Hide this
« Dill
Durian »

What Is Dragon Fruit Good For?

Share This Article Share
Dragon Fruit Nutrition Facts

Discovering Dragon Fruit

Botanical name: Hylocereus undatus

Who knew there was a plant with a flower like an explosion of flame, which produces a beautiful but short-lived fruit with the appearance of a brilliant pink rosebud? This is the pitya – dragon fruit – indigenous to Central America but is also grown and exported from several Southeast Asian countries, such as Thailand and Vietnam. Obtained from several cactus species, its succulent stem provides the uniquely delicious fruit with moisture in the arid climates where it grows.

Some dragon fruits have red or yellow skin (which looks a little like a soft pineapple with spikes) and white or red flesh, but always the beginnings of overlaid leaves, similar to an artichoke, and an abundance of small, black, edible seeds. The flavor is mildly sweet, like a blend of kiwi and pear, and it has a crunchy texture.

While it may seem a little strange at first, it's easy to get to the fruit. Simply slice lengthwise and either scoop out the flesh, or quarter it and peel back the leathery skin. Eat only the white part with seeds, removing any residual pink parts, which are bitter.

Health Benefits of Dragon Fruit

Dragon fruits have a surprising number of phytonutrients. Rich in antioxidants, they contain vitamin C (equivalent to 10 percent of the daily value), polyunsaturated (good) fatty acids, and several B vitamins for carbohydrate metabolism, as well as carotene and protein. Calcium is present for strong bones and teeth, iron and phosphorus for healthy blood and tissue formation. The benefits are realized in a number of ways, from a strengthened immune system and faster healing of bruises and wounds to fewer respiratory problems.

Dragon fruits have zero complex carbohydrates, so foods can be more easily broken down in the body, helped by vitamin B1 (thiamin) and other B vitamins. The phytochemical captin, used as a medication to treat heart problems, is present in the fruit itself, and an oil in the seed operates as a mild laxative.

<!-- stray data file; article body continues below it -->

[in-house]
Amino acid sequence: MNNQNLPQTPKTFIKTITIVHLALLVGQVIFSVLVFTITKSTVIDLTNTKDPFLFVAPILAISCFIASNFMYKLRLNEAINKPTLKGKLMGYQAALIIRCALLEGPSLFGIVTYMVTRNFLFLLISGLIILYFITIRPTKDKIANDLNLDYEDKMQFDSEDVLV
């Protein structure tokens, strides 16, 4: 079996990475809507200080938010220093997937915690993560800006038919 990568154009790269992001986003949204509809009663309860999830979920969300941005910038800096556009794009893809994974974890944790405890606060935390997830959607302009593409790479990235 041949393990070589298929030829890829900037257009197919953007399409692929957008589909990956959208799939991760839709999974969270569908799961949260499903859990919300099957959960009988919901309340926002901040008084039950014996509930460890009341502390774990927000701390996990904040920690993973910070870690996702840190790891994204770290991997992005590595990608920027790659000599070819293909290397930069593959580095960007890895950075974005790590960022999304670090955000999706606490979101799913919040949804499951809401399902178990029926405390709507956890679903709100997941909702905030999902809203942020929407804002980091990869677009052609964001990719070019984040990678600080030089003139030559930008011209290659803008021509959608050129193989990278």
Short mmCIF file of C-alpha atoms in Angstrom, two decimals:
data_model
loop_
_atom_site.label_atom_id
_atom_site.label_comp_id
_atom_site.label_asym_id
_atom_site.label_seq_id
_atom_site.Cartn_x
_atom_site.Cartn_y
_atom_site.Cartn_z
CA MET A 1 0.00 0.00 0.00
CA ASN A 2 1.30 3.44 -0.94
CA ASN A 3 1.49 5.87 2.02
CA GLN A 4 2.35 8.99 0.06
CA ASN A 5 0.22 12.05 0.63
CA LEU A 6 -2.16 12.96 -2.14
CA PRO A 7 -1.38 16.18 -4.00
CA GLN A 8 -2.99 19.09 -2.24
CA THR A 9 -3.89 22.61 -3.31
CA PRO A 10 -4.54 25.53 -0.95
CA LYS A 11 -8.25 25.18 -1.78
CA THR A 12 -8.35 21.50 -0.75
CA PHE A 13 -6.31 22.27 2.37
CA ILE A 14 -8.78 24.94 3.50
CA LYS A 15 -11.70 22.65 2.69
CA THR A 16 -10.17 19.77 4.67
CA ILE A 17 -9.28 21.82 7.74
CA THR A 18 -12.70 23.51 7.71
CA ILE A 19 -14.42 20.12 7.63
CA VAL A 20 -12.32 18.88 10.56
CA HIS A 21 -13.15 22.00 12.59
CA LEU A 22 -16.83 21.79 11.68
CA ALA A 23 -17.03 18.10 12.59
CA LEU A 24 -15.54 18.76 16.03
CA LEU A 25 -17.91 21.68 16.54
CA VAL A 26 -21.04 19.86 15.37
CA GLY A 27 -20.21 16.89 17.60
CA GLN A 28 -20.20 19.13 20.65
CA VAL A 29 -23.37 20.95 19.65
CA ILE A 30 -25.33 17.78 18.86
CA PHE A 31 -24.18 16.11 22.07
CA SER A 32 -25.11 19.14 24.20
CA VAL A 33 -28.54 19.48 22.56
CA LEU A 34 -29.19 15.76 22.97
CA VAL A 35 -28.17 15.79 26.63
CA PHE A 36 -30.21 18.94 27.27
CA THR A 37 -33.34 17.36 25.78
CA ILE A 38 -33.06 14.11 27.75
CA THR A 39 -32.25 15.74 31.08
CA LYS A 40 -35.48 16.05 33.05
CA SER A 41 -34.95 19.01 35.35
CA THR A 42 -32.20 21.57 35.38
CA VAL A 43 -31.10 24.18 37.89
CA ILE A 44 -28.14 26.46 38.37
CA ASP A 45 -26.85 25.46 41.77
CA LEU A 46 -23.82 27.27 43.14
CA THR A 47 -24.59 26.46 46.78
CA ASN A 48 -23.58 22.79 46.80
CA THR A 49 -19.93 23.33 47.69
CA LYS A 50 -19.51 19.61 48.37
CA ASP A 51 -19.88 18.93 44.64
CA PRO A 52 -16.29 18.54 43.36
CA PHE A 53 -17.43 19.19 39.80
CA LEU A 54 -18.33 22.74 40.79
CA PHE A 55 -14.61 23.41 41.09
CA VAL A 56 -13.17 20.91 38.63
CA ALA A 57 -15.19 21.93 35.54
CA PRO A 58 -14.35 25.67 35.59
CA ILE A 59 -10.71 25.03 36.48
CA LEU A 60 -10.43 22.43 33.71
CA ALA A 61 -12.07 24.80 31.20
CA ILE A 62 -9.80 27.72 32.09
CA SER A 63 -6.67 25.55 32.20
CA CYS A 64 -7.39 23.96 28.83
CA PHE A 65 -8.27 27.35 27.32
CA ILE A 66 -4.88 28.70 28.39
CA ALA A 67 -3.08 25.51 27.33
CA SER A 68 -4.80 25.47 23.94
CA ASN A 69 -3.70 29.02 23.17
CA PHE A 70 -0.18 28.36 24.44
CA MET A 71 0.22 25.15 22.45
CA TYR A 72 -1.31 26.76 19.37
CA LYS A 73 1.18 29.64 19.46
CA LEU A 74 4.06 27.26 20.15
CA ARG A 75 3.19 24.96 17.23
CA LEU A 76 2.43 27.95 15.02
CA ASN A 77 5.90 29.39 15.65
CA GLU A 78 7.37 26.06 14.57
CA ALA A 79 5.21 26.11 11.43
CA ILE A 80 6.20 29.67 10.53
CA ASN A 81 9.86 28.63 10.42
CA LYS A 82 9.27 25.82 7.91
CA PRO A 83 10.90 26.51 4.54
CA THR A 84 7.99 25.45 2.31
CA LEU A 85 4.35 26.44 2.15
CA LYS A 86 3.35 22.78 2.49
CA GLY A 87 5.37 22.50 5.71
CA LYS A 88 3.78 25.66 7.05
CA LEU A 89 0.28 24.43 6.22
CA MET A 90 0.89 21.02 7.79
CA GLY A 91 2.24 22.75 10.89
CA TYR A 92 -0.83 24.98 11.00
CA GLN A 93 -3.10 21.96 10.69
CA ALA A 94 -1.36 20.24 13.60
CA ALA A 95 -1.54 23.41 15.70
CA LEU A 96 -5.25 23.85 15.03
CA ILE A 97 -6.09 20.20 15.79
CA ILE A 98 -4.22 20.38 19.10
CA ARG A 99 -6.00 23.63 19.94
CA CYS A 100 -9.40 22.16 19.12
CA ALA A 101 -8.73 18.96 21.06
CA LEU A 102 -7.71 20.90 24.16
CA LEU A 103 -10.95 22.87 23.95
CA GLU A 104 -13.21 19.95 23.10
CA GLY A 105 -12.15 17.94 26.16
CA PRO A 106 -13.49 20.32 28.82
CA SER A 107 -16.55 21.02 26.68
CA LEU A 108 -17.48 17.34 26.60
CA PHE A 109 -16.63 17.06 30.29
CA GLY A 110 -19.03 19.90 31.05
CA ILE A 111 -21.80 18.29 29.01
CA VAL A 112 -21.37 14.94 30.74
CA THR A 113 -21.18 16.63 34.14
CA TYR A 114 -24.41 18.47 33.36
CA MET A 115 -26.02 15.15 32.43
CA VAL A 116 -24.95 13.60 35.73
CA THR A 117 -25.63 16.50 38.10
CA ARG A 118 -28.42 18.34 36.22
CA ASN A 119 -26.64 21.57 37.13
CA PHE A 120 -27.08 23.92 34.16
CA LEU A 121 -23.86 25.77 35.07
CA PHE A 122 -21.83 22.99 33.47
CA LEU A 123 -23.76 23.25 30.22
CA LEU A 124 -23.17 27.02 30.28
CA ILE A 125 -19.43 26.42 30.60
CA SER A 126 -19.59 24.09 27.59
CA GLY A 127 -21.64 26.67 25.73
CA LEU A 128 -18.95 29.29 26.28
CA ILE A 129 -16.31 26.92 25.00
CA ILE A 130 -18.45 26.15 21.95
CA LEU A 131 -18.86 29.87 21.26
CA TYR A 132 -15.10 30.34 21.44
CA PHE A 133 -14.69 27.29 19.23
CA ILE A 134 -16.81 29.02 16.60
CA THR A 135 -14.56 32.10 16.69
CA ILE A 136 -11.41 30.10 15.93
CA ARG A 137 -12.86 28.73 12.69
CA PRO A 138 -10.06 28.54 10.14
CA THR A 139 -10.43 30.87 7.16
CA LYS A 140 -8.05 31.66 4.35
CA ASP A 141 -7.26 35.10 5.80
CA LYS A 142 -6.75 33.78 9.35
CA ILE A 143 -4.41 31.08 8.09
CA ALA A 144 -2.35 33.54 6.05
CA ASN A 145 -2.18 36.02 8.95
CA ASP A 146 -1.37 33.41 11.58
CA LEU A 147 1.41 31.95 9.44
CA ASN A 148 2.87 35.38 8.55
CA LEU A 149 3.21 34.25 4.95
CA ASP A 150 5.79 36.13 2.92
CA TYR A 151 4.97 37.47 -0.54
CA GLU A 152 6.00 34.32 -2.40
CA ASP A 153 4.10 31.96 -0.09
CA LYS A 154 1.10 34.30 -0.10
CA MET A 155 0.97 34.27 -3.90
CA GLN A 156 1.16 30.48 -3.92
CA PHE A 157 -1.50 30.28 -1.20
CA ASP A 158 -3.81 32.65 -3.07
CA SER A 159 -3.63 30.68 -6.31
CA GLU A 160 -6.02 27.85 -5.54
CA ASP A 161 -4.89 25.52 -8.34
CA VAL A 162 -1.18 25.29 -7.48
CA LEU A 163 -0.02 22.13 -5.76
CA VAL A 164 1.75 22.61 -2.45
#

The seeds of dragon fruits are high in polyunsaturated fats (omega-3 and omega-6 fatty acids) that reduce triglycerides and lower the risk of cardiovascular disorders. Eating dragon fruit can help the body maintain such normal function as ridding the body of toxic heavy metals and improved eyesight. Lycopene, responsible for the red color in dragon fruit, has been shown to be linked with a lower prostate cancer risk.

However, consume dragon fruit in moderation because it contains fructose, which may be harmful to your health in excessive amounts.

Dragon Fruit Nutrition Facts

Serving Size: 3.5 ounces (100 grams), frensh
% Daily
Amt. Per



    Calories from fat


Total fat

1.5 g

    Saturated fat

    Trans fat


0 mg


Total Carbohydrate

9 g

    Dietary Fiber

1 g


9 g


2 g

Vitamin A


Vitamin C





*Percent Daily Values are based on a 2,000 calorie diet. Your daily values may be higher or lower depending on your calorie

Studies Done on Dragon Fruit